Sara Stern

I approach my projects as an expanded form of ventriloquism. I make architecture, characters, historical objects, and photographs speak and perform. I work across video installation, film, sculpture, photography, and performance, frequently incorporating humor, models, illusions, and elements of classic continuity filmmaking. Many of my projects address the seams between digital and physical space – between the world and the computer screen; between shooting on location and shooting
against an image of a location. I often employ moving image as a means of inserting animacy into still objects. I turn large, seemingly impenetrable structures into puppets. For “Night Talk” (2017), I transformed Columbia University’s controversial new arts building on West 125th
Street into a building-creature with two eyes on the top floor, and a word-emitting mouth on the floor below. Each evening for the duration of a month-long exhibition, “Lenny” (short for Lenfest, the donor’s and building’s name) spoke (through text), smiled, licked his lips, cried, and revealed his inner thoughts to passersby. Lenny’s was a voice with no sound, fitting for a building so well insulated you cannot hear the 1 train rattling by from within its walls. Lenny was produced on the inside, but was only visible from the outside. In anthropomorphizing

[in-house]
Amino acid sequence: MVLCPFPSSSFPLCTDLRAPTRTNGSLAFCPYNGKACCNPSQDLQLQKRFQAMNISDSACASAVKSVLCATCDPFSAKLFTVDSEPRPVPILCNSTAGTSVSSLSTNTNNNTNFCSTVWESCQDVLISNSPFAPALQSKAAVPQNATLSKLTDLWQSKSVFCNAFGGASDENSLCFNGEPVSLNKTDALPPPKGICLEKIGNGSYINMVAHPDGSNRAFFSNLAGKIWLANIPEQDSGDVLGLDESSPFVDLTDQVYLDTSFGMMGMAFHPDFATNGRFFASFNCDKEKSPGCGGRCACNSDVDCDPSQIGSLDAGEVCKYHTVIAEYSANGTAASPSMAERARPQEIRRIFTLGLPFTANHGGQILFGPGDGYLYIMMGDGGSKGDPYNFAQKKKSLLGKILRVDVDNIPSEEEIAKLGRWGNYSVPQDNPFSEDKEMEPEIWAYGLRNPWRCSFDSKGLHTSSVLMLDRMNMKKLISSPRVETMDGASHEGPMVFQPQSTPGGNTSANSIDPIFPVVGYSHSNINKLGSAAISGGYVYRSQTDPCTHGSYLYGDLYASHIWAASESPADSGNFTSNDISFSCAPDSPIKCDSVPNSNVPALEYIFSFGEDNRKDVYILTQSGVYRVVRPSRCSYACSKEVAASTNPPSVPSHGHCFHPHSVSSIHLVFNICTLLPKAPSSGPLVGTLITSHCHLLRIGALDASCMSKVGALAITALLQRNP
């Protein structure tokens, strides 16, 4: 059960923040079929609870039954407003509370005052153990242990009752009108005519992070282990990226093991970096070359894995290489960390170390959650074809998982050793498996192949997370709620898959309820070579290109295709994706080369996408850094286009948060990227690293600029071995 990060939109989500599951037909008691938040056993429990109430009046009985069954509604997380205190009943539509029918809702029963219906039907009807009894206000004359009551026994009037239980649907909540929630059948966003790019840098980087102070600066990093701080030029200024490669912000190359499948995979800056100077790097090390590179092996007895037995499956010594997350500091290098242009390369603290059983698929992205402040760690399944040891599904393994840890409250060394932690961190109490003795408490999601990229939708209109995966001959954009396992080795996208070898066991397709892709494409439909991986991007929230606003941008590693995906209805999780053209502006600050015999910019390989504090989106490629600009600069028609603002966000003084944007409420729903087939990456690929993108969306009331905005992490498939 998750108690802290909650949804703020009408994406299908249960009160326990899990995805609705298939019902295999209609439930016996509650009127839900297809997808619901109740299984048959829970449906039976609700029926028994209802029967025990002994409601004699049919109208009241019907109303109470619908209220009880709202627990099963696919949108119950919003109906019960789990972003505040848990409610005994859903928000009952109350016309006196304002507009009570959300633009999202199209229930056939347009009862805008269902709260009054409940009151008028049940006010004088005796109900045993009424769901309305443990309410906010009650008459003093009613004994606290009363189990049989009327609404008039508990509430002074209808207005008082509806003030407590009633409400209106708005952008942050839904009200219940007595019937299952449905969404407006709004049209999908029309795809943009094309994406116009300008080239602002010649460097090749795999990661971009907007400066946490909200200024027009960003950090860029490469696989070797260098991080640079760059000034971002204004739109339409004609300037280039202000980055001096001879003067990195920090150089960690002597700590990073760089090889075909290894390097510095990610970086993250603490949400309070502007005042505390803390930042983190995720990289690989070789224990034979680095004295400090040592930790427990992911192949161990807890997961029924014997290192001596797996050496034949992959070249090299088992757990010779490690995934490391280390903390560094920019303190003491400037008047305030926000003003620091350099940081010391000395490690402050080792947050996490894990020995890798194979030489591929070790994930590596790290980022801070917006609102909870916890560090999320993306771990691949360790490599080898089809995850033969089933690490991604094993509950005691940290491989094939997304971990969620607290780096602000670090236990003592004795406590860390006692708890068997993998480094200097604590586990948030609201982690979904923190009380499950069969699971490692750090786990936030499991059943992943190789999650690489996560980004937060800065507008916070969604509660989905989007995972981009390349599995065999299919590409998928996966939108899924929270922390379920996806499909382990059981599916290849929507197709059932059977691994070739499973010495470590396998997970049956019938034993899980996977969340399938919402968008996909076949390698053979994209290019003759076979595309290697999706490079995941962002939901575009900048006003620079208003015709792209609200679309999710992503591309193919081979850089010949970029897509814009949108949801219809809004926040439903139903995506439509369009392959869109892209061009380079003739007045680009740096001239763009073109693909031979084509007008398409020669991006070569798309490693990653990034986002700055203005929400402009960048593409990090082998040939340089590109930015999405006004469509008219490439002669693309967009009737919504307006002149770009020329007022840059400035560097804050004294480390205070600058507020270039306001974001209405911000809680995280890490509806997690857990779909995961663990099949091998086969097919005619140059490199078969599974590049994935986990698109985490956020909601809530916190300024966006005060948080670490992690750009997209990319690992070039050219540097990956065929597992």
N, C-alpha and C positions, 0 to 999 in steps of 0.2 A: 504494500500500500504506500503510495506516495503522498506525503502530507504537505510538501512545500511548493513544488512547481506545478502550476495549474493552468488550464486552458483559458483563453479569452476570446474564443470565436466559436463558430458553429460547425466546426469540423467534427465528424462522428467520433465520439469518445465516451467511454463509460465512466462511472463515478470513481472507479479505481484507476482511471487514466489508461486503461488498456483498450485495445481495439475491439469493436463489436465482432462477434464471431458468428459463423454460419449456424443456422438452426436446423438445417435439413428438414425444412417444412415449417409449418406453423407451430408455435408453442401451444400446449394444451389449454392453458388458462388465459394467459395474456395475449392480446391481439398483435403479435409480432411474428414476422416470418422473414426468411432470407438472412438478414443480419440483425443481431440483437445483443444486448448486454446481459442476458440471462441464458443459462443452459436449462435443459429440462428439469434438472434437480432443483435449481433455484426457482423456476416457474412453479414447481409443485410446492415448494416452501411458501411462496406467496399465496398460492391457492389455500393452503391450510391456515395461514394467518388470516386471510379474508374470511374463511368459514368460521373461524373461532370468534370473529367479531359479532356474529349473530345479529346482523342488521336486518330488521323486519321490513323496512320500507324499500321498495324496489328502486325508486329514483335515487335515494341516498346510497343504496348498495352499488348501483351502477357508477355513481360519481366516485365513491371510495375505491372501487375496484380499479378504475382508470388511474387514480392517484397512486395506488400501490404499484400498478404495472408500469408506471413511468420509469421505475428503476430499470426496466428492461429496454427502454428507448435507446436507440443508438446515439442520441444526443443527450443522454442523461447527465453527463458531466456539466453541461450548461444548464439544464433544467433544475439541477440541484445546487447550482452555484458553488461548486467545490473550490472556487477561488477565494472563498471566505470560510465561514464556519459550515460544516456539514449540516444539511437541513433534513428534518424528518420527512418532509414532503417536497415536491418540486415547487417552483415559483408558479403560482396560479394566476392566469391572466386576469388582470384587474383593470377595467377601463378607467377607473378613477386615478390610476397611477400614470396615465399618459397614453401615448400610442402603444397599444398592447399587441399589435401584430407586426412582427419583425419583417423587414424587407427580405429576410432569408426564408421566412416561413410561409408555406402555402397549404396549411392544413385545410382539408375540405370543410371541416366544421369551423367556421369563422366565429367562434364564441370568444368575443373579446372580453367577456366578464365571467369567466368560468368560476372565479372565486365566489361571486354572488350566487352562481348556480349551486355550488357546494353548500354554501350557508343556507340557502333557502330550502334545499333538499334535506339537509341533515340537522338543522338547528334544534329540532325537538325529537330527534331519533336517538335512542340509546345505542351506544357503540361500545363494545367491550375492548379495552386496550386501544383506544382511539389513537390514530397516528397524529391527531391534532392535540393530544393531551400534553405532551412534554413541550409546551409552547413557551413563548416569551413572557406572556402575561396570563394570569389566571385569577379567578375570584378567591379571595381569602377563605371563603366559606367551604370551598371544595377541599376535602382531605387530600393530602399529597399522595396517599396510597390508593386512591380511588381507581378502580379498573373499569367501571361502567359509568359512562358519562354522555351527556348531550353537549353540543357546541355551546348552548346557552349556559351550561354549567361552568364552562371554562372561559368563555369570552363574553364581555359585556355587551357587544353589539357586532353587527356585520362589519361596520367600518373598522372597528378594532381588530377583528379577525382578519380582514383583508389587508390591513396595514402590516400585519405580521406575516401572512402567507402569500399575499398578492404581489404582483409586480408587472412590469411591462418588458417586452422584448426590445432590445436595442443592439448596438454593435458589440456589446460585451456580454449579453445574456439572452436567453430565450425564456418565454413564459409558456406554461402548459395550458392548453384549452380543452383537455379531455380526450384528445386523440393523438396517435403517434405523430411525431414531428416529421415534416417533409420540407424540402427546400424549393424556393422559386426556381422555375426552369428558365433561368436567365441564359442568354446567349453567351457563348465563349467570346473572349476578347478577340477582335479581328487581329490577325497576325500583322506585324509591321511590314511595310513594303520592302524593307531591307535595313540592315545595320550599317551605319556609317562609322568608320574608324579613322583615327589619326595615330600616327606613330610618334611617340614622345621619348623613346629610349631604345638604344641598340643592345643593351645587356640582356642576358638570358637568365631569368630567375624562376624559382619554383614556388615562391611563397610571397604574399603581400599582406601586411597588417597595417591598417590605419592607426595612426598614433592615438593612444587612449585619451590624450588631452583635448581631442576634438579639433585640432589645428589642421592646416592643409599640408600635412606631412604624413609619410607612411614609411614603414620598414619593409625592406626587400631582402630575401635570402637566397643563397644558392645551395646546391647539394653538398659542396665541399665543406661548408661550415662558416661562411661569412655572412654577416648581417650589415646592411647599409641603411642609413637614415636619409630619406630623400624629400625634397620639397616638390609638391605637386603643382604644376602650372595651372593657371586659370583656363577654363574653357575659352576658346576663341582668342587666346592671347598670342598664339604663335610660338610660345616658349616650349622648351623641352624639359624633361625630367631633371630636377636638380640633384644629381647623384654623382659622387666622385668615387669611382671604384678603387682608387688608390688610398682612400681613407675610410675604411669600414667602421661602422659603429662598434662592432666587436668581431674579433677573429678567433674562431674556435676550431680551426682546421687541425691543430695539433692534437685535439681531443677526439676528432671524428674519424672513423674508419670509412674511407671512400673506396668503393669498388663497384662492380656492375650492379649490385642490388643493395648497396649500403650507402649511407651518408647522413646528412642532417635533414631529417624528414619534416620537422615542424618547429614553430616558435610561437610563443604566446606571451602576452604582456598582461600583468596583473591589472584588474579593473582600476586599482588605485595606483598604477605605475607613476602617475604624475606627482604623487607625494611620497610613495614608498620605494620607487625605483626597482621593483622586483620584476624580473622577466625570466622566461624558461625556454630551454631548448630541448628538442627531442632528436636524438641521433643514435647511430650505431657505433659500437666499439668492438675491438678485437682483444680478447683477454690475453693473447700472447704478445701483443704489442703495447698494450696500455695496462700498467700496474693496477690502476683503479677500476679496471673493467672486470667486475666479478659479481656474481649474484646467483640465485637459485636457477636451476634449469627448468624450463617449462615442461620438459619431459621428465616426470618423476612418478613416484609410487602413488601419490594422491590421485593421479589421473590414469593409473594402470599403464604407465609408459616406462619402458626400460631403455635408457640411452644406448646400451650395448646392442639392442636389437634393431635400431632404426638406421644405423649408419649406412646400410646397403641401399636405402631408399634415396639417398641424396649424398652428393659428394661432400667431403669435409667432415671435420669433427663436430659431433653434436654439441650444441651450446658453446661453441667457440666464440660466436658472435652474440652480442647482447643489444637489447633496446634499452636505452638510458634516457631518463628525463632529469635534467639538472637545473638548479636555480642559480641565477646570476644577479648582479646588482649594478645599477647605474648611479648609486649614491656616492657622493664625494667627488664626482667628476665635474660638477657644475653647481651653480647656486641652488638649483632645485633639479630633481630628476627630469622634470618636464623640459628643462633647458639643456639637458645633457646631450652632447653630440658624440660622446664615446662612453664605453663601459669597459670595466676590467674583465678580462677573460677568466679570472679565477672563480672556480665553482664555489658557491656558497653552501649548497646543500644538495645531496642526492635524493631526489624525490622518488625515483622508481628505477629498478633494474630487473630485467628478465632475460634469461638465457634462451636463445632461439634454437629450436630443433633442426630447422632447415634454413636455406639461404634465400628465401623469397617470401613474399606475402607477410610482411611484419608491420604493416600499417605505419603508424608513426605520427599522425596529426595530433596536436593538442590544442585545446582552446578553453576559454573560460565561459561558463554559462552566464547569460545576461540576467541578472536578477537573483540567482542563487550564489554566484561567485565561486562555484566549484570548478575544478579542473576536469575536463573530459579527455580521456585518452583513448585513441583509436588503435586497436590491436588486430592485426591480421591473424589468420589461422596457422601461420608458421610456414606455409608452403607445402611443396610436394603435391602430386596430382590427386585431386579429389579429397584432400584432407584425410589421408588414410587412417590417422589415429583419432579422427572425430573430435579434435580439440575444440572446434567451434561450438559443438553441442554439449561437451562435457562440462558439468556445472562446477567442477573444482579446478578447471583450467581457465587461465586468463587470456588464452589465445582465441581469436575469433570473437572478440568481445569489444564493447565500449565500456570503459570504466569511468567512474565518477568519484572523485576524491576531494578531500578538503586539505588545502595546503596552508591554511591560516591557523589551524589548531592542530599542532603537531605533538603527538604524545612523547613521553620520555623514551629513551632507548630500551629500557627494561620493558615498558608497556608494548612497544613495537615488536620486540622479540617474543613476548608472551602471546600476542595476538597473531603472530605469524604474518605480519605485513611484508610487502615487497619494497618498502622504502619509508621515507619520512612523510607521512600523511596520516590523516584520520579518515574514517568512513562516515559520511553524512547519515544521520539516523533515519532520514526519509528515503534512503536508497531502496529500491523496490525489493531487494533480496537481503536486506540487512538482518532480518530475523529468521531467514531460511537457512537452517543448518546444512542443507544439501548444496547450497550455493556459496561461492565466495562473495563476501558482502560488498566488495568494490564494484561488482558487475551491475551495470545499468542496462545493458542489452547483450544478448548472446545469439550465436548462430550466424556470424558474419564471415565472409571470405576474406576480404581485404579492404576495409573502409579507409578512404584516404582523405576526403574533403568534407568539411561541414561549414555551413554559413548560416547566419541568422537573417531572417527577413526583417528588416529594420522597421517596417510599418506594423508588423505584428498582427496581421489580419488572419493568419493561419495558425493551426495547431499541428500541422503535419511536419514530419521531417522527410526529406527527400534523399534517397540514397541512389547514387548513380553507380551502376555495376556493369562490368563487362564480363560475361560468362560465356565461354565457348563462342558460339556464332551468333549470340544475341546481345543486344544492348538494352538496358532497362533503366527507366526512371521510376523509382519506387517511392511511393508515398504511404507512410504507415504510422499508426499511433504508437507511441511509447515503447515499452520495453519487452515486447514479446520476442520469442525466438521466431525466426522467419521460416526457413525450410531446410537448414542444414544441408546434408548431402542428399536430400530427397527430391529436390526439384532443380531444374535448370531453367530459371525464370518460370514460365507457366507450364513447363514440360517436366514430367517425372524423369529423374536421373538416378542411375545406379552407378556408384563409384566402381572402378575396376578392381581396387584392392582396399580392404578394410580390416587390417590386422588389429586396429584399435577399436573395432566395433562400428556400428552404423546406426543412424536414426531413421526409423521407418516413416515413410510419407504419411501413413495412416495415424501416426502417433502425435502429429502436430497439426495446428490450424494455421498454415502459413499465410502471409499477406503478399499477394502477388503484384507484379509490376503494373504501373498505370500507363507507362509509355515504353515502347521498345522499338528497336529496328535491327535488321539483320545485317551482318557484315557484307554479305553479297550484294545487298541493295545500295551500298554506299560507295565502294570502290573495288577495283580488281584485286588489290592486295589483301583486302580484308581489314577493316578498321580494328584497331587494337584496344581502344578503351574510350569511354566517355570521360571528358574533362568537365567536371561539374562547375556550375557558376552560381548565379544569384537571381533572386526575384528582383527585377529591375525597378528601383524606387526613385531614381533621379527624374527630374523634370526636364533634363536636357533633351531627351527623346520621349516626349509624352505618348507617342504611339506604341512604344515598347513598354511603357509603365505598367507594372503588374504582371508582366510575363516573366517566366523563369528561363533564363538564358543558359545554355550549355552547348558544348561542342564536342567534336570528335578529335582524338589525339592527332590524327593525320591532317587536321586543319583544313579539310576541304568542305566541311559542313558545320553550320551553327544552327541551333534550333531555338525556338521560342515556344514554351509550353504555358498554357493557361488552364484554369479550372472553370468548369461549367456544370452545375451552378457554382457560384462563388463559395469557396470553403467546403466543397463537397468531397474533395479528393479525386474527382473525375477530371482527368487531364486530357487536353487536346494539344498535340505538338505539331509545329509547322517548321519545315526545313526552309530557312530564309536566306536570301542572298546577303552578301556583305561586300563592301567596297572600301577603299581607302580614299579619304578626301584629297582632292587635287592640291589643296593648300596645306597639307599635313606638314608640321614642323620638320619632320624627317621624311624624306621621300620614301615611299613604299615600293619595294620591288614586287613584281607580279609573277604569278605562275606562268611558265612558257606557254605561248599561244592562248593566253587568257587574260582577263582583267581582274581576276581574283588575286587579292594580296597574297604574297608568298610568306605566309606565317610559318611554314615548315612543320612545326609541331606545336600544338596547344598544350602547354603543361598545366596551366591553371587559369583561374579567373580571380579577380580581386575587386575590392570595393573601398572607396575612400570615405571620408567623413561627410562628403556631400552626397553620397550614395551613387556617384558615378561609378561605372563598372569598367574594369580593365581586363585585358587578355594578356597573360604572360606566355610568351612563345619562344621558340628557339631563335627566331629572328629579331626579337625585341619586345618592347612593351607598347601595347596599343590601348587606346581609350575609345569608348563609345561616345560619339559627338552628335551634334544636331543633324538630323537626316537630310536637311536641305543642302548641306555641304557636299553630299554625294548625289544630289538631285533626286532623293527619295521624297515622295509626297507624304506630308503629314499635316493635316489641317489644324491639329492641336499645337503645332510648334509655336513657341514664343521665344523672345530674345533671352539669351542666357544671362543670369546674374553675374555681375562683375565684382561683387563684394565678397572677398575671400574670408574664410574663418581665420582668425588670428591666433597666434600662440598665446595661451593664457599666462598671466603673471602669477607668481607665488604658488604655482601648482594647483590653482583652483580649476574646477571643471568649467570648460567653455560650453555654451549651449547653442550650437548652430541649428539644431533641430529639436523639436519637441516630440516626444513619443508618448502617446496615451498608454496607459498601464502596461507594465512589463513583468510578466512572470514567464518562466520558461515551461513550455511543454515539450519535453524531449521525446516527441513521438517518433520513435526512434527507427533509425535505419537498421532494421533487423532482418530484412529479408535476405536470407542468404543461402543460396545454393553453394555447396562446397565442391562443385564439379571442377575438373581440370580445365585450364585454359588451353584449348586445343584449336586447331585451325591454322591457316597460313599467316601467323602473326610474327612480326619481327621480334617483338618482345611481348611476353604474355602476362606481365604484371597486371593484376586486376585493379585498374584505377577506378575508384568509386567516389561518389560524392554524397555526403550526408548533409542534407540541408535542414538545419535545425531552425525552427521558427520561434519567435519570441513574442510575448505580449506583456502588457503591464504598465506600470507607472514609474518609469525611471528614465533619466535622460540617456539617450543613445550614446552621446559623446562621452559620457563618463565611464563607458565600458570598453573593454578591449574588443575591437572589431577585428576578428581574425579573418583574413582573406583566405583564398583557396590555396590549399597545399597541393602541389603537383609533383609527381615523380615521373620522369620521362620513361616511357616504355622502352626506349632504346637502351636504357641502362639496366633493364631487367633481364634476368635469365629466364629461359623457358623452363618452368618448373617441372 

the building, I also imprisoned it – Lenny’s mullions became bars in front of his face. Lenny was deeply insecure about his community’s mixed feelings about his presence on 125th street in a rapidly changing part of West Harlem.
I often work site-responsively to spaces I choose for their charge, aesthetic references, material
infrastructure, and/or historical context. My video “Satan plays his favorite trick” treats the atrium of Trump Tower New York as a subject, setting an experimental horror of colliding digital and physical worlds against the pink marble, gold mirrors, and cascading fountain of the privately owned public atrium. I began working on the project after recognizing a similarity between the marble in Trump
Tower (Breccia Pernice) and the marble Hitler used in many of his buildings (Saalburger Marmor). I continually re-cast the nature of the space throughout the piece, combining documentary-style footage filmed in Trump Tower with stock animated digital characters and my own voiceovers.
My work weaves storyboarding, scripting, documentary, fiction, and experimental filmmaking techniques into moving image installations that unfold associatively. I make anachronistic moves, using paper to portray digital space (as in My Back Your Front), or installing HD video in aged architectural
elements (Rehearsal for Crawl Space Expiration). I return again and again to the moving image for its particular ability to jump between different registers of scale and perspective. I’m invested in a practice of sculptural and performative videomaking that remaps an embodied relationship to space, history, and time.